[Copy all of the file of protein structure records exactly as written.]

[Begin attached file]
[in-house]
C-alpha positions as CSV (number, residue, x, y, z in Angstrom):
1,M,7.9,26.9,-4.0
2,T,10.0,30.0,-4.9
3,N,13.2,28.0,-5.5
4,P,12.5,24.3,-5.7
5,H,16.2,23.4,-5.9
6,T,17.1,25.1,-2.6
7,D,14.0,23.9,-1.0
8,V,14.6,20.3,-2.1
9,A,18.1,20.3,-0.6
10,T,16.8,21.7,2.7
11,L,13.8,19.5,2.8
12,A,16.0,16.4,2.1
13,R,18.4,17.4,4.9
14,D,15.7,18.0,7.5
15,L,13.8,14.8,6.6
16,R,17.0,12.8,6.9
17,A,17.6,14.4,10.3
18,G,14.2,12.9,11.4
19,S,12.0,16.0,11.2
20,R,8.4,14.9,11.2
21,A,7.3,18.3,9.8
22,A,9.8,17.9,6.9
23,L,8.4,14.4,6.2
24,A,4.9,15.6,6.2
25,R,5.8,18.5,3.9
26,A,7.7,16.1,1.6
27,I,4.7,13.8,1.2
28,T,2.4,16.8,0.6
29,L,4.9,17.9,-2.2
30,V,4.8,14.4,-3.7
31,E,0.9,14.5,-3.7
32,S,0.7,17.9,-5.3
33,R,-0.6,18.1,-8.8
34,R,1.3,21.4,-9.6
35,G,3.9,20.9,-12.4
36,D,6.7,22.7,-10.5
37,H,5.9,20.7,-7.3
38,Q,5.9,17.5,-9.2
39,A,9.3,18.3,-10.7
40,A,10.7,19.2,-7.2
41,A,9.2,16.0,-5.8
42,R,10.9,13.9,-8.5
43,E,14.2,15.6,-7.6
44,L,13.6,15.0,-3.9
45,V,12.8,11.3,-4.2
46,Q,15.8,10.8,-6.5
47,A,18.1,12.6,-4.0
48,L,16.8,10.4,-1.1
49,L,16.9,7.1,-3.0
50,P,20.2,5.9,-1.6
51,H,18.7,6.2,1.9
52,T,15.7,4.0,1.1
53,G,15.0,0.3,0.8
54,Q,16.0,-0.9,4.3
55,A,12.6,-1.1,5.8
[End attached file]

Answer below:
[in-house]
C-alpha positions as CSV (number, residue, x, y, z in Angstrom):
1,M,7.9,26.9,-4.0
2,T,10.0,30.0,-4.9
3,N,13.2,28.0,-5.5
4,P,12.5,24.3,-5.7
5,H,16.2,23.4,-5.9
6,T,17.1,25.1,-2.6
7,D,14.0,23.9,-1.0
8,V,14.6,20.3,-2.1
9,A,18.1,20.3,-0.6
10,T,16.8,21.7,2.7
11,L,13.8,19.5,2.8
12,A,16.0,16.4,2.1
13,R,18.4,17.4,4.9
14,D,15.7,18.0,7.5
15,L,13.8,14.8,6.6
16,R,17.0,12.8,6.9
17,A,17.6,14.4,10.3
18,G,14.2,12.9,11.4
19,S,12.0,16.0,11.2
20,R,8.4,14.9,11.2
21,A,7.3,18.3,9.8
22,A,9.8,17.9,6.9
23,L,8.4,14.4,6.2
24,A,4.9,15.6,6.2
25,R,5.8,18.5,3.9
26,A,7.7,16.1,1.6
27,I,4.7,13.8,1.2
28,T,2.4,16.8,0.6
29,L,4.9,17.9,-2.2
30,V,4.8,14.4,-3.7
31,E,0.9,14.5,-3.7
32,S,0.7,17.9,-5.3
33,R,-0.6,18.1,-8.8
34,R,1.3,21.4,-9.6
35,G,3.9,20.9,-12.4
36,D,6.7,22.7,-10.5
37,H,5.9,20.7,-7.3
38,Q,5.9,17.5,-9.2
39,A,9.3,18.3,-10.7
40,A,10.7,19.2,-7.2
41,A,9.2,16.0,-5.8
42,R,10.9,13.9,-8.5
43,E,14.2,15.6,-7.6
44,L,13.6,15.0,-3.9
45,V,12.8,11.3,-4.2
46,Q,15.8,10.8,-6.5
47,A,18.1,12.6,-4.0
48,L,16.8,10.4,-1.1
49,L,16.9,7.1,-3.0
50,P,20.2,5.9,-1.6
51,H,18.7,6.2,1.9
52,T,15.7,4.0,1.1
53,G,15.0,0.3,0.8
54,Q,16.0,-0.9,4.3
55,A,12.6,-1.1,5.8